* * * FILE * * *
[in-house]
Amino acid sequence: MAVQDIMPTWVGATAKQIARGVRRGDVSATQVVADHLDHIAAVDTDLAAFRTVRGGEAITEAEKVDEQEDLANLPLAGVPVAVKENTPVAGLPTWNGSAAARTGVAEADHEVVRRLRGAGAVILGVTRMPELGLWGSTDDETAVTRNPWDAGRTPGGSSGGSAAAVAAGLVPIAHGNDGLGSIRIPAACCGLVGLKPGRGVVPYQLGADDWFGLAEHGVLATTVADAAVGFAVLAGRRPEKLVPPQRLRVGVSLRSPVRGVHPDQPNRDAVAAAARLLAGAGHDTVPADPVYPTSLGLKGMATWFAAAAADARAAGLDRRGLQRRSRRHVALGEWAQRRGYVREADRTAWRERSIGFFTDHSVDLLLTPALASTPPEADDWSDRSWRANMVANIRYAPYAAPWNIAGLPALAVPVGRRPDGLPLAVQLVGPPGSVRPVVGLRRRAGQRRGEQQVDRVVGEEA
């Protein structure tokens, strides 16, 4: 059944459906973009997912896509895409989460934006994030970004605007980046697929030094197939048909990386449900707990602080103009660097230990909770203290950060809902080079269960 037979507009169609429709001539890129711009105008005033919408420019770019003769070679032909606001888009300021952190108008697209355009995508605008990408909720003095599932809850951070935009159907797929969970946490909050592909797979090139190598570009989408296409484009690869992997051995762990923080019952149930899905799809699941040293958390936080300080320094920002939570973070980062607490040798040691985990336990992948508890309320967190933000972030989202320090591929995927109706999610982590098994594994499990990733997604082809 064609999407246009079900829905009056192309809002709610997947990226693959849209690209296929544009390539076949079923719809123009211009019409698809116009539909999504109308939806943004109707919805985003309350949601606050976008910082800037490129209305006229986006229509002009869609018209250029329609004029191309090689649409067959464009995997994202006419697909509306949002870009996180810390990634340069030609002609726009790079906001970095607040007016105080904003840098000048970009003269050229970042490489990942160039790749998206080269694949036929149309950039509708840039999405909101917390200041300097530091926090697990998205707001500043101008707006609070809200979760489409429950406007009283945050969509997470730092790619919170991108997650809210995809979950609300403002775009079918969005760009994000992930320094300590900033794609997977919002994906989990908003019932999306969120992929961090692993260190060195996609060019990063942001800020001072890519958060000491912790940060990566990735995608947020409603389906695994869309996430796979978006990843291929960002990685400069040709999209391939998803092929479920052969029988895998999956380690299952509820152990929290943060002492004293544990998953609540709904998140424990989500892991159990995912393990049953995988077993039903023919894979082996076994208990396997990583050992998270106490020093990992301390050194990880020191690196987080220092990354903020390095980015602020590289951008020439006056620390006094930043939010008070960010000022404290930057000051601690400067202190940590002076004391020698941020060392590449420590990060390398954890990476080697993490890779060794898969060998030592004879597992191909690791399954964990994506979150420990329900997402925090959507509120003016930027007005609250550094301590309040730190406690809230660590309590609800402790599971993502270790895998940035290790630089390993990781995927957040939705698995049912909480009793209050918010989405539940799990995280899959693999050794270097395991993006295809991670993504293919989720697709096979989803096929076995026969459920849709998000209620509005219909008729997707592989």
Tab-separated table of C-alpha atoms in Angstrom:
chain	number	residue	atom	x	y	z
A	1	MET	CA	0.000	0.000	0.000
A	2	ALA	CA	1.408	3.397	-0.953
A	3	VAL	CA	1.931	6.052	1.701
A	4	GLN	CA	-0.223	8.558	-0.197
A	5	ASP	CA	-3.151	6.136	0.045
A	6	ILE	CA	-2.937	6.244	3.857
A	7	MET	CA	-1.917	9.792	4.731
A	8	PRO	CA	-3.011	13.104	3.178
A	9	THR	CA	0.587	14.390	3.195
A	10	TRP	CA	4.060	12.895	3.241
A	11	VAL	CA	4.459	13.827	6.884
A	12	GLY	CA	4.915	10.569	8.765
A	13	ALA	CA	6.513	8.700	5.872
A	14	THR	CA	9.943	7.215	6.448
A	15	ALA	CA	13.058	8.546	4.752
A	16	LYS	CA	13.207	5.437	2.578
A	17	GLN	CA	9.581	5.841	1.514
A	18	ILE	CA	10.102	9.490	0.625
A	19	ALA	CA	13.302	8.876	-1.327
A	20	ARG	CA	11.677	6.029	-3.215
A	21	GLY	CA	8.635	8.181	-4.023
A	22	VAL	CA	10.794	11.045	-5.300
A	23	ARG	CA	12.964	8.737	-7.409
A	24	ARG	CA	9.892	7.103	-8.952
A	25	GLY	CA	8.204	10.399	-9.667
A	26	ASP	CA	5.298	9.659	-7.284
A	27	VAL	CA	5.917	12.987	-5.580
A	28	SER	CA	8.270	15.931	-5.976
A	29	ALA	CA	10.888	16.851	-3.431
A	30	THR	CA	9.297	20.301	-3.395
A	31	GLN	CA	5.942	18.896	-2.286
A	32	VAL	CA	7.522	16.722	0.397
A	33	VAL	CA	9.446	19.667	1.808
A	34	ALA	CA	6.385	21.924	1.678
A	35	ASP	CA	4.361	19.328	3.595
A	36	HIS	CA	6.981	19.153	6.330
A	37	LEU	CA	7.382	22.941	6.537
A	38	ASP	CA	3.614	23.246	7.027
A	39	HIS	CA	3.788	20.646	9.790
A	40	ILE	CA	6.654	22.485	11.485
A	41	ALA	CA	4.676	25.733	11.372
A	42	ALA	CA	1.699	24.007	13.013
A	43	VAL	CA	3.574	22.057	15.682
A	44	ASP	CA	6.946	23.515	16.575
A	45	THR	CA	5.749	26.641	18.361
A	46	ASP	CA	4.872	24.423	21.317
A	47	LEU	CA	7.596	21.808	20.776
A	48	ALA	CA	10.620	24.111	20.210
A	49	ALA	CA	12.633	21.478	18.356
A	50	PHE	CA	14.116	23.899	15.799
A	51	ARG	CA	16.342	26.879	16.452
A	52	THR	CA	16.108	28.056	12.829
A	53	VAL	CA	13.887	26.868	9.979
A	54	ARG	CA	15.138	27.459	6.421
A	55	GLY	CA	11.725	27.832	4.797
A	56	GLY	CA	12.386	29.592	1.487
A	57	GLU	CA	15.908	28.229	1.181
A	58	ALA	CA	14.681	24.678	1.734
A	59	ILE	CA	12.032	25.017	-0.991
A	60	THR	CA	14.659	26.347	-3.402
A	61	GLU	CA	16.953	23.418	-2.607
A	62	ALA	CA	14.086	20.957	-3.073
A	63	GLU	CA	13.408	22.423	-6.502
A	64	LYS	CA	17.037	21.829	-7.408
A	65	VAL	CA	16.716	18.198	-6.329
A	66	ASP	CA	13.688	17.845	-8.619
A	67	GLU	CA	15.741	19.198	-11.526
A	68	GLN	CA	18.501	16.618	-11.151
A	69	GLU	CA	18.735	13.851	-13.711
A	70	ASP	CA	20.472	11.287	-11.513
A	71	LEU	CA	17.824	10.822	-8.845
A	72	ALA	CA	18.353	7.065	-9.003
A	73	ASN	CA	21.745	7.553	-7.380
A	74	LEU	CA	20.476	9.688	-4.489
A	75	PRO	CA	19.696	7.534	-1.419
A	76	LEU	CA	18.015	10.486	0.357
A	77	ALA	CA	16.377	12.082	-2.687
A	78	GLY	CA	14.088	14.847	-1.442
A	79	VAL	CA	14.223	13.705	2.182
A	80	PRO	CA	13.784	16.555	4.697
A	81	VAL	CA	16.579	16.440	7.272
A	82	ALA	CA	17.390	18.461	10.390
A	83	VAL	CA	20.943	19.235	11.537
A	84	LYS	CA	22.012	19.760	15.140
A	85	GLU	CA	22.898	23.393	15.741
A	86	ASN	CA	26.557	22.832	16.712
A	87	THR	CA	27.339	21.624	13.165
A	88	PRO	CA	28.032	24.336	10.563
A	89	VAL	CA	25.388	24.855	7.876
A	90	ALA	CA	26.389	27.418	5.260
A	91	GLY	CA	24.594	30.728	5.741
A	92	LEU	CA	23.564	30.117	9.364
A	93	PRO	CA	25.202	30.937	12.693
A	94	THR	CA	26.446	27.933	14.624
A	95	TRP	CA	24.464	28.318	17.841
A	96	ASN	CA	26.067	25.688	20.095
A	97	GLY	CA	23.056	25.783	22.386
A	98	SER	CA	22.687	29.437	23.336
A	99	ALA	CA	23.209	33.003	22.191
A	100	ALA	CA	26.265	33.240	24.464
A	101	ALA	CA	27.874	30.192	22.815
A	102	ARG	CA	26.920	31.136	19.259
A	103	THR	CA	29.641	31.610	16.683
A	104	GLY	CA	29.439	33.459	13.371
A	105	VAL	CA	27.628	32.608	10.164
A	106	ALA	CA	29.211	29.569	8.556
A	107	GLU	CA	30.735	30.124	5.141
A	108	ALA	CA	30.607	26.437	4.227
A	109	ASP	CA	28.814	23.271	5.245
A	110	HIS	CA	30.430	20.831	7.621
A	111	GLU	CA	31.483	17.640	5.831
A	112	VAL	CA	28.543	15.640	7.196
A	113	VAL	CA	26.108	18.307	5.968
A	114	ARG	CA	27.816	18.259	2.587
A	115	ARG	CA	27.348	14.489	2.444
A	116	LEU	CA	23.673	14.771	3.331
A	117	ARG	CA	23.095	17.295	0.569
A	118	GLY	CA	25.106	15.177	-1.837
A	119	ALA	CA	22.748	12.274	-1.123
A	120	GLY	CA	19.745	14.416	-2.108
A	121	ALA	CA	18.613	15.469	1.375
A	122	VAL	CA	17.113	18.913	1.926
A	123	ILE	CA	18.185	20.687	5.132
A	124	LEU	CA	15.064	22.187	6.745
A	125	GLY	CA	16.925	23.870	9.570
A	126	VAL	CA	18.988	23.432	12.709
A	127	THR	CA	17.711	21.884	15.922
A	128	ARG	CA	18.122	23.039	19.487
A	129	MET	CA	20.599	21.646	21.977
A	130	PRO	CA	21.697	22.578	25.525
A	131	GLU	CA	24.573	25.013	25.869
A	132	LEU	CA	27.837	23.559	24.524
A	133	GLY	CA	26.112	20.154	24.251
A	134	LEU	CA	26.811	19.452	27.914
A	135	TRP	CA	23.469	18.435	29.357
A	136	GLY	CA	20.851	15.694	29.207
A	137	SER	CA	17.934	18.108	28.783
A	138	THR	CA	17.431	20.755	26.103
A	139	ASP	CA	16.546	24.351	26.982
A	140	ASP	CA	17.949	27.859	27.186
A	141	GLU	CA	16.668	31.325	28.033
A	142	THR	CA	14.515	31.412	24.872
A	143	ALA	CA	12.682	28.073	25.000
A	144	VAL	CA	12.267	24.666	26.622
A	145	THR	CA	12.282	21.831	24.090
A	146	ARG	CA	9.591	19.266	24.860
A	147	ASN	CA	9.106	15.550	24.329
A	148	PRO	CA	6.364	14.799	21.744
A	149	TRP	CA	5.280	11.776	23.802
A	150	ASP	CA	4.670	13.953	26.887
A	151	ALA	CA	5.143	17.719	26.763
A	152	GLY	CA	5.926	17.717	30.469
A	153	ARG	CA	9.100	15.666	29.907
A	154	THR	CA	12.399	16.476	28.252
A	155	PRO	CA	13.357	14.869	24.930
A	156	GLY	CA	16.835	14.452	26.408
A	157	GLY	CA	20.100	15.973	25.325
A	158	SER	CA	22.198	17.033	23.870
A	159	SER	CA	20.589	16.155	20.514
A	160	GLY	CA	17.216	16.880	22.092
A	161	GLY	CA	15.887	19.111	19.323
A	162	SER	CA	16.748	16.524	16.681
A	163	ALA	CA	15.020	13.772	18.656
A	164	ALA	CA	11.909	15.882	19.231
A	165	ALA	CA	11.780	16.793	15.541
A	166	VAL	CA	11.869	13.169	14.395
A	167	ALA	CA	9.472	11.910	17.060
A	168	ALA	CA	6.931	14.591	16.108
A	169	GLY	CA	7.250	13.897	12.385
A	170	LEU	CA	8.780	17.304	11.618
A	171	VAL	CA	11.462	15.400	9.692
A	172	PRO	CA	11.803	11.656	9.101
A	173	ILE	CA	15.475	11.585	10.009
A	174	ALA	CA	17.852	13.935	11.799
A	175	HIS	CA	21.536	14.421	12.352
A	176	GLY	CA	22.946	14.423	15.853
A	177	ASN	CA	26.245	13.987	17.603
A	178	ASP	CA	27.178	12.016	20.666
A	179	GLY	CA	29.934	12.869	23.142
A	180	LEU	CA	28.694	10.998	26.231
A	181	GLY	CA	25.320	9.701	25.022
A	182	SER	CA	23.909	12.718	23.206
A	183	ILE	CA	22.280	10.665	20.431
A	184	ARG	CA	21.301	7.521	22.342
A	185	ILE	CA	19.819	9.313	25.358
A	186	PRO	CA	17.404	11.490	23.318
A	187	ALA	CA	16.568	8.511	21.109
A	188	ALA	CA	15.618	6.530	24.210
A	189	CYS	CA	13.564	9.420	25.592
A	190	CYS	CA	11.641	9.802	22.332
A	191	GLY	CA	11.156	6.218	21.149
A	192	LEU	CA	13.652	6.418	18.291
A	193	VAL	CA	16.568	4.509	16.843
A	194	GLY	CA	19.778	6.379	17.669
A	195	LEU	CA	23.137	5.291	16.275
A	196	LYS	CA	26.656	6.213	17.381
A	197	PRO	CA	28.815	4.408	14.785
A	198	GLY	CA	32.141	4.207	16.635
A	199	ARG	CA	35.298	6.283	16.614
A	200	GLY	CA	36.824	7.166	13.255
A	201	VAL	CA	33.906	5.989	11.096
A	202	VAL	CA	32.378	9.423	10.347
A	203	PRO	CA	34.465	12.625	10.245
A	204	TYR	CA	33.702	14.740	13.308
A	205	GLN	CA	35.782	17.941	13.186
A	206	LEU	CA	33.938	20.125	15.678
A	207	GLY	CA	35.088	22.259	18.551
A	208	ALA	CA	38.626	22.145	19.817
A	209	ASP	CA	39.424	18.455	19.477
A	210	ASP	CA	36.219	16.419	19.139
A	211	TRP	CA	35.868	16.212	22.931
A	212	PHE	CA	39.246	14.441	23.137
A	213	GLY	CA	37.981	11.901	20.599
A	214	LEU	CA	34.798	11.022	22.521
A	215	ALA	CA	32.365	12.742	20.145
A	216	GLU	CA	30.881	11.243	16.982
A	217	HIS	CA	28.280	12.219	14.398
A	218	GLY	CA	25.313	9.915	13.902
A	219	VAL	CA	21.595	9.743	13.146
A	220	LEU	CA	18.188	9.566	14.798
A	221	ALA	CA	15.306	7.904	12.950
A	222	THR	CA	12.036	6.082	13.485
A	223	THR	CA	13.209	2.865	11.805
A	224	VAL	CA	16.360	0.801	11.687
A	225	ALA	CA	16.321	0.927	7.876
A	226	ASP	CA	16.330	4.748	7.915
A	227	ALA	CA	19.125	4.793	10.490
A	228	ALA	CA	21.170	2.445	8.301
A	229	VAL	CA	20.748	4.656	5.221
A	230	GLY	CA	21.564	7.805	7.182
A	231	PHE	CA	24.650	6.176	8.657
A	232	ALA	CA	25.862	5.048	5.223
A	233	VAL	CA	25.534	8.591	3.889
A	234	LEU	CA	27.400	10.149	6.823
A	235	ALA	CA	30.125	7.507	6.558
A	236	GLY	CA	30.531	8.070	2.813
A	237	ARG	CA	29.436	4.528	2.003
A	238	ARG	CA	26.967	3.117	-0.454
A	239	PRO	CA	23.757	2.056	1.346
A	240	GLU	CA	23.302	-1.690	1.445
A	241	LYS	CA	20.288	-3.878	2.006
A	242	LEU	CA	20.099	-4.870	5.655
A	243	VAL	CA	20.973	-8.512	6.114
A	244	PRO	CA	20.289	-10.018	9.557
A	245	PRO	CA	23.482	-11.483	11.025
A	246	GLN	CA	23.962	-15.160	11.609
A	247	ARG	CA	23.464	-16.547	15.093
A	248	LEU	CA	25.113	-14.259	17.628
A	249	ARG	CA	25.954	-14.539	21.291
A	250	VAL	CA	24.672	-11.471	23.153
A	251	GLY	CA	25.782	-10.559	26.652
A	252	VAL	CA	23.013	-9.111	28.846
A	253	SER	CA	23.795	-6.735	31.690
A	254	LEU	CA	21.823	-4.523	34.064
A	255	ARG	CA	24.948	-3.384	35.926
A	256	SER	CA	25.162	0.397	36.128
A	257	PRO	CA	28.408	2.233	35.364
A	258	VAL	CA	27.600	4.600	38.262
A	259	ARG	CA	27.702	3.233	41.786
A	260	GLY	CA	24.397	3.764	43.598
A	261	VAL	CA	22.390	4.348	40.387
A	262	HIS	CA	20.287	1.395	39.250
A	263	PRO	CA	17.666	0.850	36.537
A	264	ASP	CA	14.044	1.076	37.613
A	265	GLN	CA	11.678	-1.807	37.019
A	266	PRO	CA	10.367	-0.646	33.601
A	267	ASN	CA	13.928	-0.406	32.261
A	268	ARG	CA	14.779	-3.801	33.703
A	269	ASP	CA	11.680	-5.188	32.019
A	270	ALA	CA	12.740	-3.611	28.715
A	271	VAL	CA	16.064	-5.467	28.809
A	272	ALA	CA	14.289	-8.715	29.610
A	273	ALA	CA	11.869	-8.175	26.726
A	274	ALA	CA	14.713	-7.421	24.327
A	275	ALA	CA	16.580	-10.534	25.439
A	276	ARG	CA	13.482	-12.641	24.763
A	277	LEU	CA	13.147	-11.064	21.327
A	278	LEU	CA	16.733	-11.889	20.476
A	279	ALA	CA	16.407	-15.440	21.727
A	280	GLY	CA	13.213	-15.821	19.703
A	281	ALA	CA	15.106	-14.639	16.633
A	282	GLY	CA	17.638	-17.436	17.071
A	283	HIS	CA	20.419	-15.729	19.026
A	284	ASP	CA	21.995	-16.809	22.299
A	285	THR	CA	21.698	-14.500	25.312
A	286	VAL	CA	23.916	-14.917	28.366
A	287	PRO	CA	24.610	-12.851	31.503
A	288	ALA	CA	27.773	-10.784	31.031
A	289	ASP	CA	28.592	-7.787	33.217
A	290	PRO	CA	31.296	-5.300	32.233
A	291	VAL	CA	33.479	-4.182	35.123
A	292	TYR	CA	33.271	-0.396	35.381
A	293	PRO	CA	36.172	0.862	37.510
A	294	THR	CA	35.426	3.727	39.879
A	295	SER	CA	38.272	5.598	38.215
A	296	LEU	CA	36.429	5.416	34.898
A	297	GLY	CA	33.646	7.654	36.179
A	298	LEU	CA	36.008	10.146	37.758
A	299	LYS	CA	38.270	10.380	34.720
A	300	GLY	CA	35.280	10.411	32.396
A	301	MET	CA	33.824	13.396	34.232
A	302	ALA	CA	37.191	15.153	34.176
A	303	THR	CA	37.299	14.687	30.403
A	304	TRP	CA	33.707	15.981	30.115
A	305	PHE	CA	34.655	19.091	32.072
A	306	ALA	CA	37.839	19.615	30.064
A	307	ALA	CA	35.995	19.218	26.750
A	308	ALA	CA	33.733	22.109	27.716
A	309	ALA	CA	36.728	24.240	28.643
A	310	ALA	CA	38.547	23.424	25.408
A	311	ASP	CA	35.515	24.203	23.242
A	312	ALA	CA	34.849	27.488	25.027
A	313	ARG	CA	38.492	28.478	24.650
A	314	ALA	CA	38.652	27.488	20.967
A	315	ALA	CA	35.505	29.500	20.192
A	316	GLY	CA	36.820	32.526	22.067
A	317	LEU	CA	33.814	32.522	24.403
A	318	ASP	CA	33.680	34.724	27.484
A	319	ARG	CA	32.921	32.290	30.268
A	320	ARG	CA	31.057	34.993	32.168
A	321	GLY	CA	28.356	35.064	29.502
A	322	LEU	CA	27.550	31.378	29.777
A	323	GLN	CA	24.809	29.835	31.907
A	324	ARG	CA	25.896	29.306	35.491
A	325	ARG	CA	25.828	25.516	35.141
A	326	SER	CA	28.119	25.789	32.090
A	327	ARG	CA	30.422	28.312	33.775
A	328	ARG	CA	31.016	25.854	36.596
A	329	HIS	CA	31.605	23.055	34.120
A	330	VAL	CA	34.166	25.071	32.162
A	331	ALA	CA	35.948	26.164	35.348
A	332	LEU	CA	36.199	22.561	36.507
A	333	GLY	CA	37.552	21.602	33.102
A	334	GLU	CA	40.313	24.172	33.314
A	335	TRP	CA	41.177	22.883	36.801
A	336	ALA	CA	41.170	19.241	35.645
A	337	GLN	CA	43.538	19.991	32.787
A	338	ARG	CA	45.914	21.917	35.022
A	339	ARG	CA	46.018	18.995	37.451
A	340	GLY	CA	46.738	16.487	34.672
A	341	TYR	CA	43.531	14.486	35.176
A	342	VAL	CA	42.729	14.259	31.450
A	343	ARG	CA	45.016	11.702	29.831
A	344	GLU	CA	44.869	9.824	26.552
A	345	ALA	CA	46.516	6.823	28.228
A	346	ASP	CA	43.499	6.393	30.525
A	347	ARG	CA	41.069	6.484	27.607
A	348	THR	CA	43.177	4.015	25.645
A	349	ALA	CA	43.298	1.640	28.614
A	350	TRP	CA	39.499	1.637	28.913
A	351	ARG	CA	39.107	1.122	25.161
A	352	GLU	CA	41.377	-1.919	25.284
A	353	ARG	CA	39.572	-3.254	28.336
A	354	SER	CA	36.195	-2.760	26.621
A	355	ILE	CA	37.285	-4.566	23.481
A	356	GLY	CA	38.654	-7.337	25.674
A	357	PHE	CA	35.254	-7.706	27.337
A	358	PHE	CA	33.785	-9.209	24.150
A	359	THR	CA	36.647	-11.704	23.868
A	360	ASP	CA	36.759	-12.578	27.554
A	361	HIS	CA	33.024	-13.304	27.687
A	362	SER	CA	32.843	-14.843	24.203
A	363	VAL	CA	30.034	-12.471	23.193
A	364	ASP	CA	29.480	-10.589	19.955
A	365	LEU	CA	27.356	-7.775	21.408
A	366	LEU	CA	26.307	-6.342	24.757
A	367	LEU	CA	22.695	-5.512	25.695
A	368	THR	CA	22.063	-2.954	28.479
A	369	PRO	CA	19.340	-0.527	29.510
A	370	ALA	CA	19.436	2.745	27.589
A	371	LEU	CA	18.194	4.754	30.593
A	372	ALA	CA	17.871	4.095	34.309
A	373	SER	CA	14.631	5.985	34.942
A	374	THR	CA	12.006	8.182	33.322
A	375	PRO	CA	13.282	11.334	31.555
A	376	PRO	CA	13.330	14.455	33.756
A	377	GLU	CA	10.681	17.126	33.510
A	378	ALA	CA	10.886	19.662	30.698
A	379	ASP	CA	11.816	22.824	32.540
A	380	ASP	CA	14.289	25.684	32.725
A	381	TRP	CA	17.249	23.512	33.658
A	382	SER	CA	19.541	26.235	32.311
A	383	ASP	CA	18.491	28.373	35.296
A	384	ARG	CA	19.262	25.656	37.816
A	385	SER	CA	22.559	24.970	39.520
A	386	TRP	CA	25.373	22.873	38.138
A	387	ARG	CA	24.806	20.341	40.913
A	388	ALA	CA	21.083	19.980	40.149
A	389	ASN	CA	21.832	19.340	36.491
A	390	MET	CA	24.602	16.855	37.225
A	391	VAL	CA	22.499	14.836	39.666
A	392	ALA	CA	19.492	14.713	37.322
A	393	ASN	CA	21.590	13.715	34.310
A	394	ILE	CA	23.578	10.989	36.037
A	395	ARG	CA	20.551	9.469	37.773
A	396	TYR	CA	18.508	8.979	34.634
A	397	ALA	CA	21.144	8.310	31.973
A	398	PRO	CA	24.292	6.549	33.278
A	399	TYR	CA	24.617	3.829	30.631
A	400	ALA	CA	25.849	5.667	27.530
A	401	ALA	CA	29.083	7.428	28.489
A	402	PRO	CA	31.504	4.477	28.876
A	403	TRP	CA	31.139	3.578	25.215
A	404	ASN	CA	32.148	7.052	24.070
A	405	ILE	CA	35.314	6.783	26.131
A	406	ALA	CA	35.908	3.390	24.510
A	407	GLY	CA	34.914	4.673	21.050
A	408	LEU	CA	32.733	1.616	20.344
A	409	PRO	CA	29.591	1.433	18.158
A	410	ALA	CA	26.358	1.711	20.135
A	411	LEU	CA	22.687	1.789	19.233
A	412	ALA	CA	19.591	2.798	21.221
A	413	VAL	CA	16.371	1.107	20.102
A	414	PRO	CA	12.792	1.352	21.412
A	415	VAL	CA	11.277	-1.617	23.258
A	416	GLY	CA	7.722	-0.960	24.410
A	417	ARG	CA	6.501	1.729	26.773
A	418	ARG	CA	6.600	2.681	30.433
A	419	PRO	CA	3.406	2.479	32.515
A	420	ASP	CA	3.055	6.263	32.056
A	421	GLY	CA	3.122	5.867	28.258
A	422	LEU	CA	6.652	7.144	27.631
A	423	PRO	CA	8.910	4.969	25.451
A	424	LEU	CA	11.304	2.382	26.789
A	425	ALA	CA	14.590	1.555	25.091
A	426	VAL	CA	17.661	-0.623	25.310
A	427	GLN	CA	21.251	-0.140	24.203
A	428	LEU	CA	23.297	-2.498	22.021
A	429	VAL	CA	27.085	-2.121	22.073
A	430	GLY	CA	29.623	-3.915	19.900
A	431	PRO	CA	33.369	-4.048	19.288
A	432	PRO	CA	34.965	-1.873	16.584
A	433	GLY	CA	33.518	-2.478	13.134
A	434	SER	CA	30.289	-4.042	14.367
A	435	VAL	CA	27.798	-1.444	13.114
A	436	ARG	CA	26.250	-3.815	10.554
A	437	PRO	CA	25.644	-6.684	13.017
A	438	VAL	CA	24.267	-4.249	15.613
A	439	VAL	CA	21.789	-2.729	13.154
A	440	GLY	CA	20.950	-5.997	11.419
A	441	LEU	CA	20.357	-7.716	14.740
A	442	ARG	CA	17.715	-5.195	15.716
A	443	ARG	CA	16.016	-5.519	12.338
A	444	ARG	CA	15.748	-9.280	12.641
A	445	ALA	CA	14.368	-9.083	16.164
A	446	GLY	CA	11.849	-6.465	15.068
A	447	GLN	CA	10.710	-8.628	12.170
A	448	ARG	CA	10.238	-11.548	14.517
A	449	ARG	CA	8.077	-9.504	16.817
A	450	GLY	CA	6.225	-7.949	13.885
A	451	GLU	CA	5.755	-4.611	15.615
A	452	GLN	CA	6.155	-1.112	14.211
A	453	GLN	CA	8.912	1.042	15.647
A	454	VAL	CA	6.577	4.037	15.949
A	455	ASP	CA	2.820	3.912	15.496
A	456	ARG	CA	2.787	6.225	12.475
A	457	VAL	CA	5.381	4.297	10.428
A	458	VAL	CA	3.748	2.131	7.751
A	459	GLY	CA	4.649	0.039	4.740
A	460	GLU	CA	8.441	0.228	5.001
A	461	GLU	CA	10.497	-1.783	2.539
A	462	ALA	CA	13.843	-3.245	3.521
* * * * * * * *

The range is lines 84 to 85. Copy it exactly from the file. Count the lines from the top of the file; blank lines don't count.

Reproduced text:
A	79	VAL	CA	14.223	13.705	2.182
A	80	PRO	CA	13.784	16.555	4.697